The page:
Fully-protected marine reserves: a guide
|Title||Fully-protected marine reserves: a guide|
|Year of Publication||2000|
|Authors||Roberts C-M, Hawkins J-P|
|Publisher||WWF Endangered Seas Campaign|
|City||USA and Environment Department, University of York|
|Keywords||benefit, conservation, economy, establishment, fishery, fishery impact, guidelines, habitat, management, management tool, marine protected area, no-take area, ocean, policy, protected area, protection, recreation, research, review, scale, scuba-diving, size, spillover, tourism|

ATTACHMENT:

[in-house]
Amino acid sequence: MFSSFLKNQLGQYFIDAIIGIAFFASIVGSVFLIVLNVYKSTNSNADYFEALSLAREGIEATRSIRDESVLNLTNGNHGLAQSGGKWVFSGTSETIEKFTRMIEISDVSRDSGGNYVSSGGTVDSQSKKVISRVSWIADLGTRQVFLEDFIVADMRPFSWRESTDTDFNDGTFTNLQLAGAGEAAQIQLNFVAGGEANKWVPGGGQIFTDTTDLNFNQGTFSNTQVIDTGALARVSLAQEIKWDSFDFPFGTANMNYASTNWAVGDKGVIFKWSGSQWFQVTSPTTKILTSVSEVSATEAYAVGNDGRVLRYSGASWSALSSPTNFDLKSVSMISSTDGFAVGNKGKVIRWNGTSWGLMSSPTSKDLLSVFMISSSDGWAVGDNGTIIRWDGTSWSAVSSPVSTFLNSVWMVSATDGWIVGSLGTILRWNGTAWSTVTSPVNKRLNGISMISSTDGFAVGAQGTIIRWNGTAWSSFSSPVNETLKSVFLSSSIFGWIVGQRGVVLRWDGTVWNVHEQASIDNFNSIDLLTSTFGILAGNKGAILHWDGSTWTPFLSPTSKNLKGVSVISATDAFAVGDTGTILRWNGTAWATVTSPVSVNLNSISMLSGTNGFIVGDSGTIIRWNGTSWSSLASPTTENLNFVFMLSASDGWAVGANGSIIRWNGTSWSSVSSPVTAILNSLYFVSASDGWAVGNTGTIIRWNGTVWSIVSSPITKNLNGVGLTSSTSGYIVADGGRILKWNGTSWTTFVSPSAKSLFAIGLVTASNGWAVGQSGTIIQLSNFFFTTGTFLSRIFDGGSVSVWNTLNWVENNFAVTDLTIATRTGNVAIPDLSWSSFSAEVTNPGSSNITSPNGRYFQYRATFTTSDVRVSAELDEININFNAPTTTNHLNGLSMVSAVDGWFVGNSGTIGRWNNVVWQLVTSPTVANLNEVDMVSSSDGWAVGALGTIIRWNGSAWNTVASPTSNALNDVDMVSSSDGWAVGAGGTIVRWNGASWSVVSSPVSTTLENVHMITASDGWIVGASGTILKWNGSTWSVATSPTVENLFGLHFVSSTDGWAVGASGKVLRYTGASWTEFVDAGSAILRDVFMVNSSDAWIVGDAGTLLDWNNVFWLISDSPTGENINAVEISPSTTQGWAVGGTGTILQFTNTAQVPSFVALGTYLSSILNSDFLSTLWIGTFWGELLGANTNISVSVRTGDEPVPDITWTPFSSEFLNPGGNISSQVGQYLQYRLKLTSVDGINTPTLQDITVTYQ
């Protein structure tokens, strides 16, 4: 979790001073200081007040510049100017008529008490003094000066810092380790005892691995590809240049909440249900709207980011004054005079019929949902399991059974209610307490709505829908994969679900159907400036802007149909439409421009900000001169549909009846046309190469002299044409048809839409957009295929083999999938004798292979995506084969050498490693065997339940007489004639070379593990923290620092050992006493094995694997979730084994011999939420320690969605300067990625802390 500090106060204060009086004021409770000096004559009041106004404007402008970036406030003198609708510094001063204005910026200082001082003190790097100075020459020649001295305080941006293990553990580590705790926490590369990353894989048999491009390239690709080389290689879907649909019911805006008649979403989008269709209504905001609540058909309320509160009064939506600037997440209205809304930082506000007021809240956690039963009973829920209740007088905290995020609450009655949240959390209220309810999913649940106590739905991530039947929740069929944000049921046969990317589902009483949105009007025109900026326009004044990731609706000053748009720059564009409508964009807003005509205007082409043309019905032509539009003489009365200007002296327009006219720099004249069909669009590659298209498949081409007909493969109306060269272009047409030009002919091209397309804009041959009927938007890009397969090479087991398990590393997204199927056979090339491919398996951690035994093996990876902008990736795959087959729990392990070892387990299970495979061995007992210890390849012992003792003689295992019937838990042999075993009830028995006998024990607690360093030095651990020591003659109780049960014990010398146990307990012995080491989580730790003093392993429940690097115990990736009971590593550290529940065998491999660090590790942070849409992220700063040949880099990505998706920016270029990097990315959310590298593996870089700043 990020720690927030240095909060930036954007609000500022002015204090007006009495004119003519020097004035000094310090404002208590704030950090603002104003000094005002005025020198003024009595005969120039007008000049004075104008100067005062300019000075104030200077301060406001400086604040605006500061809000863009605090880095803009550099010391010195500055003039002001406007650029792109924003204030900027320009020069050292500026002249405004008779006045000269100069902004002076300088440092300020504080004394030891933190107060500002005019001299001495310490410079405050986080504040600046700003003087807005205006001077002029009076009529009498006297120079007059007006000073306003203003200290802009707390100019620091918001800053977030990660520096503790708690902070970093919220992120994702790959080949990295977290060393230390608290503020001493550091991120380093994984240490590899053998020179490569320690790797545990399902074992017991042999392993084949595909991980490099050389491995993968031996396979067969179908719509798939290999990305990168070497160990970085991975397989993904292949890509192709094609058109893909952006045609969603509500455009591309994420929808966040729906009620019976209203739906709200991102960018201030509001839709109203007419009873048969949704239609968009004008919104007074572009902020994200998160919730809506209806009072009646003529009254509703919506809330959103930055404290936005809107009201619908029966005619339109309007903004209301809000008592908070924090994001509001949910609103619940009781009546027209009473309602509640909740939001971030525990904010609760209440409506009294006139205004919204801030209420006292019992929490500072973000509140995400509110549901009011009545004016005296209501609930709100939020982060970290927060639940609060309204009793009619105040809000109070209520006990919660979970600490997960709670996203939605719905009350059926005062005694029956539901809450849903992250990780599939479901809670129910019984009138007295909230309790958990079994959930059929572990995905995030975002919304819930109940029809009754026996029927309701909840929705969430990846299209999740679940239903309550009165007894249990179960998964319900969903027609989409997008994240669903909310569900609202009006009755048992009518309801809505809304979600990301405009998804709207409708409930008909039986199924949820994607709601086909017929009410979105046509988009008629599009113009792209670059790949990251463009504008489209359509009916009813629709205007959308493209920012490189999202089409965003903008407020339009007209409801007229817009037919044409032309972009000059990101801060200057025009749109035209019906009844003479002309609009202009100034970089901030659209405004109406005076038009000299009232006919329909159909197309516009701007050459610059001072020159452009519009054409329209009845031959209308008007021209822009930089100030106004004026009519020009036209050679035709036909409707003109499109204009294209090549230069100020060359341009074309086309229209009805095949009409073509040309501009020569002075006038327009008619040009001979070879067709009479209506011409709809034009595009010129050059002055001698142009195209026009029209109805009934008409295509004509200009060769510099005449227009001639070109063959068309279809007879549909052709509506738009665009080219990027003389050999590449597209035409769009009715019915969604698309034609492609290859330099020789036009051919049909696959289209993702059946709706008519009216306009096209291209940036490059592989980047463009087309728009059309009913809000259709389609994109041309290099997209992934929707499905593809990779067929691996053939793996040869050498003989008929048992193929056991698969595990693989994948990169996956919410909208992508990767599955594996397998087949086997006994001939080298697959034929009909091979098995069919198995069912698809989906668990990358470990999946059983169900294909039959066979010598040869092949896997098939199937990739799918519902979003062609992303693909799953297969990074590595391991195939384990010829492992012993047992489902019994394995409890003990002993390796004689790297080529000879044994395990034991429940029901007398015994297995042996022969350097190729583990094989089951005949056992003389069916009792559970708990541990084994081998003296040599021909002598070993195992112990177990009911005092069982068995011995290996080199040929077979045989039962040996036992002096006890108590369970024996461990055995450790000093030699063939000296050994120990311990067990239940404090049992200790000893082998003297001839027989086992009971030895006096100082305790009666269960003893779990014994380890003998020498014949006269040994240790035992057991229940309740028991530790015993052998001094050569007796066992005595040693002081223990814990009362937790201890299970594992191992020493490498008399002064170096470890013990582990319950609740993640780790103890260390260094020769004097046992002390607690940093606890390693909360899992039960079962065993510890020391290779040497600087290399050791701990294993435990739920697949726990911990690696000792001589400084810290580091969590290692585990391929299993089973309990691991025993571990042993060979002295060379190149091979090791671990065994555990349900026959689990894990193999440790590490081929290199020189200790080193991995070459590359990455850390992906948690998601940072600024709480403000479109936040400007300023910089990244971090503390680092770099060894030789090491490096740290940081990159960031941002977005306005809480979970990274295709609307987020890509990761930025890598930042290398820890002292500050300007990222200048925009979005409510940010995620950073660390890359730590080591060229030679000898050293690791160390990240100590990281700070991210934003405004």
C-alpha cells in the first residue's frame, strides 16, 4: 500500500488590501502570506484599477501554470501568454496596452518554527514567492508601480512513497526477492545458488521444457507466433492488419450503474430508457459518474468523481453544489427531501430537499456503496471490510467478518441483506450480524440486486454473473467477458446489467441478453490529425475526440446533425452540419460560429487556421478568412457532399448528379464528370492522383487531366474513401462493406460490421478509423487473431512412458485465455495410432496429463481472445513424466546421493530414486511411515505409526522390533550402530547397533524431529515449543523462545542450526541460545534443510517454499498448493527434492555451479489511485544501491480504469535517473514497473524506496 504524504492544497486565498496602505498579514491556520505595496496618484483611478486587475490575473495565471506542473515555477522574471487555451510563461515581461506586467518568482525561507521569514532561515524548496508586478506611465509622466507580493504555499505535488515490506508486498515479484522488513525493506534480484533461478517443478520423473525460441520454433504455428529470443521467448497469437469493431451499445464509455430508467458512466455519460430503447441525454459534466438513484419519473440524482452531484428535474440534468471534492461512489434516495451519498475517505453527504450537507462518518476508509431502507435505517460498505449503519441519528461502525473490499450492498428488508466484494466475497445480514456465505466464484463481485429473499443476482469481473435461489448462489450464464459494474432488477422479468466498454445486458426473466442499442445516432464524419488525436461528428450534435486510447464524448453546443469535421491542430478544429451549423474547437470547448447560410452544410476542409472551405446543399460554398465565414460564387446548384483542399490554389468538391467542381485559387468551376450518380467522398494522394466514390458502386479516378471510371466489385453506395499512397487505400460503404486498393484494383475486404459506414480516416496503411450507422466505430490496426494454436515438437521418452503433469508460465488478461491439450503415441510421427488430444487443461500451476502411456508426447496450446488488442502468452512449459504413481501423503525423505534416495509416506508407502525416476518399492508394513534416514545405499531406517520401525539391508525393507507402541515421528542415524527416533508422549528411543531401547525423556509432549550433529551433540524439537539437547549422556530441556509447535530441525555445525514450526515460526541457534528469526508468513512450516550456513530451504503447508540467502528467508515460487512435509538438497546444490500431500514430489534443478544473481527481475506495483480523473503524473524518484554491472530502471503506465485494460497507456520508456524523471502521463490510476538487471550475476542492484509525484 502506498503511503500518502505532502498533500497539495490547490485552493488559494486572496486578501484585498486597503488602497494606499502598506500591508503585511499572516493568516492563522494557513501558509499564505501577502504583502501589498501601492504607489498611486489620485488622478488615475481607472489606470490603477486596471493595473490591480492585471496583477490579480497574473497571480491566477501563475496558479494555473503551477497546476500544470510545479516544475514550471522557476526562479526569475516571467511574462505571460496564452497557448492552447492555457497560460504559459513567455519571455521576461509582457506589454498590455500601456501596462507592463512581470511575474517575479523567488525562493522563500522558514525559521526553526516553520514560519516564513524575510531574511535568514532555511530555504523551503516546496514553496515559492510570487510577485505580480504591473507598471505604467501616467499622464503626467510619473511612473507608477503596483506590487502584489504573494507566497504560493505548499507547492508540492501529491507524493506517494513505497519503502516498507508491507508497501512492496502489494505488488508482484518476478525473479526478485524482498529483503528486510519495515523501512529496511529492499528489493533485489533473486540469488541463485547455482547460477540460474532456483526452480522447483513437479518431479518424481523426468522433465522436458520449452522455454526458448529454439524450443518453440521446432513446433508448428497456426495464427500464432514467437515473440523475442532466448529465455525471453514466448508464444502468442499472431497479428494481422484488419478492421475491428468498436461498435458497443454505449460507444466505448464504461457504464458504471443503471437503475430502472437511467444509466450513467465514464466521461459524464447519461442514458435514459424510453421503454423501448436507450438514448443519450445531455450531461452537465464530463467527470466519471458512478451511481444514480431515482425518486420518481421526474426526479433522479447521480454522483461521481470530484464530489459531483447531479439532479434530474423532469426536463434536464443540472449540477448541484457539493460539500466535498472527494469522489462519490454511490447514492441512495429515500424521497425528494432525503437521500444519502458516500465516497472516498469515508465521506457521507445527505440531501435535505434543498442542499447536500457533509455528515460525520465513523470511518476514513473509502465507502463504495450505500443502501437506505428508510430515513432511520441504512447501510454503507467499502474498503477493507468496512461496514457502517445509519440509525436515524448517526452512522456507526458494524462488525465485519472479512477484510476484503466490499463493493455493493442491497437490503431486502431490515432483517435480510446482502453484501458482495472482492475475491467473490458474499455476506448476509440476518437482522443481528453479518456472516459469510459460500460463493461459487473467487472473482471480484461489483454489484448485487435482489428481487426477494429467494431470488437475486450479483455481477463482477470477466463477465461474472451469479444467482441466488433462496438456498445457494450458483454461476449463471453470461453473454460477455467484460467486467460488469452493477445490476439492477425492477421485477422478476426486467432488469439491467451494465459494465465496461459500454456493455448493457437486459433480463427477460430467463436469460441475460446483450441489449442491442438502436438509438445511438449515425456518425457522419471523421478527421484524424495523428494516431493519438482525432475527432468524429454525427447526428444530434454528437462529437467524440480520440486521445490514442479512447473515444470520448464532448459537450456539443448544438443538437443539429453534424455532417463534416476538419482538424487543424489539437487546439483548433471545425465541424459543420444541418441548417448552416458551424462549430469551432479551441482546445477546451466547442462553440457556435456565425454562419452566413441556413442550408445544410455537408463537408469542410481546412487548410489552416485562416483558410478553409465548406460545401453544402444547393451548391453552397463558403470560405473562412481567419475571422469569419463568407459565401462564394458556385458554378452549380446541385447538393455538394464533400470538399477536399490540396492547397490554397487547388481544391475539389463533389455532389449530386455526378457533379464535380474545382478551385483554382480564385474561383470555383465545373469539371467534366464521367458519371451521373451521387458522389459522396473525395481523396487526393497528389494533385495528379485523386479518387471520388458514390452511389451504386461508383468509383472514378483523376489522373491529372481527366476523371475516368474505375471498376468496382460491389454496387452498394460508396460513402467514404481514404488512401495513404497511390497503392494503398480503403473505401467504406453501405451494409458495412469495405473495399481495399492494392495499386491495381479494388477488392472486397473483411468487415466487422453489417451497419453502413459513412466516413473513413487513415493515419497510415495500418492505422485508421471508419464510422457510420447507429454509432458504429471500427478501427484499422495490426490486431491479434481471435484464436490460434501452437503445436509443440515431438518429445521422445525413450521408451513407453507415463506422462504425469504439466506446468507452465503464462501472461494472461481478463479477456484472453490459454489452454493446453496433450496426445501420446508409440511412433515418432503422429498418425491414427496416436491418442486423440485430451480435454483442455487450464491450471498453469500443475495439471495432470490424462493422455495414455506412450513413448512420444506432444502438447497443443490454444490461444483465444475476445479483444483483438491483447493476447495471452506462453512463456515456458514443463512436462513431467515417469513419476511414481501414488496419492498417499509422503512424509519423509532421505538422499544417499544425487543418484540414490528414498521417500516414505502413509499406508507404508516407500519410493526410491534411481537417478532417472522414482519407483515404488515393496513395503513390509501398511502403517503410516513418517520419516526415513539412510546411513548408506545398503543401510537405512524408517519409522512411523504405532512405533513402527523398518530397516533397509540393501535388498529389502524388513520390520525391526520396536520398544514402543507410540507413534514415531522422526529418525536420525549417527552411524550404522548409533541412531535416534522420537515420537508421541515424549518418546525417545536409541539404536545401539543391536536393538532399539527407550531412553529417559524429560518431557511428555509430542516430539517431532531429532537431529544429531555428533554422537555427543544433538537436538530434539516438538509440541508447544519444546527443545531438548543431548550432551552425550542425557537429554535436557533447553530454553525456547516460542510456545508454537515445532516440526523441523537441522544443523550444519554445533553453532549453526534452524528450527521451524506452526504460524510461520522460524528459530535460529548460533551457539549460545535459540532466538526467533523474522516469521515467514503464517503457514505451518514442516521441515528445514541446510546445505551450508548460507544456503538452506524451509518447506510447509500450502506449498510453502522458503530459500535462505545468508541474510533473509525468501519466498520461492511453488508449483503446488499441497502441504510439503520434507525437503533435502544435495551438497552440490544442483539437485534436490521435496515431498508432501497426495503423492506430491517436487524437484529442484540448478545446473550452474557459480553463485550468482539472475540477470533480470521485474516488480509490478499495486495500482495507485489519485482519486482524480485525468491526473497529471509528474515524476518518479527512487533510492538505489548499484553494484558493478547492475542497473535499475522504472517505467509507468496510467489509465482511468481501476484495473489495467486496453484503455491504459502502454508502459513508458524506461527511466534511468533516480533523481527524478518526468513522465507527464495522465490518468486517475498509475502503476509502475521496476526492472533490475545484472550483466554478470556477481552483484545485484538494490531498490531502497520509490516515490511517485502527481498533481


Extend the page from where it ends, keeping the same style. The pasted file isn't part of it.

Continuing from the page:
Fully-protected marine reserves are areas of the sea completely protected from fishing and other extractive or harmful human uses. The aim of this information pack is to summarize the scientific case for fully-protected reserves in a way that is easily understood by everyone. Our objective in producing it is to speed up the process of translating scientific research into action. The pack is particularly aimed towards people who need information to inform and persuade others of the benefits of reserves. They include, for example, those working to set up community-based management of marine resources, park or fishery managers, and policy makers.In addition to explaining the theory behind fully-protected reserves this book is also intended as a practical guide. The main text of the book provides much of the background to reserves. This is supplemented by a series of case studies showing some of the most interesting reserves from around the world.This book has a global focus and we will show how reserves can work in any region from cold water to warm. Reserves are also usually portrayed as only benefitting animals that stay put. We explore ways in which they can work for both migratory and site-attached species. We start by asking why reserves should be protected from fishing and review the evidence to support these claims. Throughout the book we consistently highlight the conservation and economic benefits of reserves. We try to answer commonly-asked practical questions such as how large fully-protected zones should be, where they should be placed and how they can be enforced. We also aim to stimulate further questioning which can help advance everybody's appreciation and understanding of reserves.Key points:- Less than half a percent of the seas lie within marine protected areas, and most of them are under-resourced, poorly managed and offer little protection.- Perhaps only one ten thousandth of the oceans are protected from all forms of fishing.- Fully-protected reserves, areas closed to fishing, extractive or harmful uses, are powerful management tools. There is an urgent need to establish more to reverse species losses and habitat destruction.- Fully-protected reserves represent a precautionary, ecosystem-based approach to management.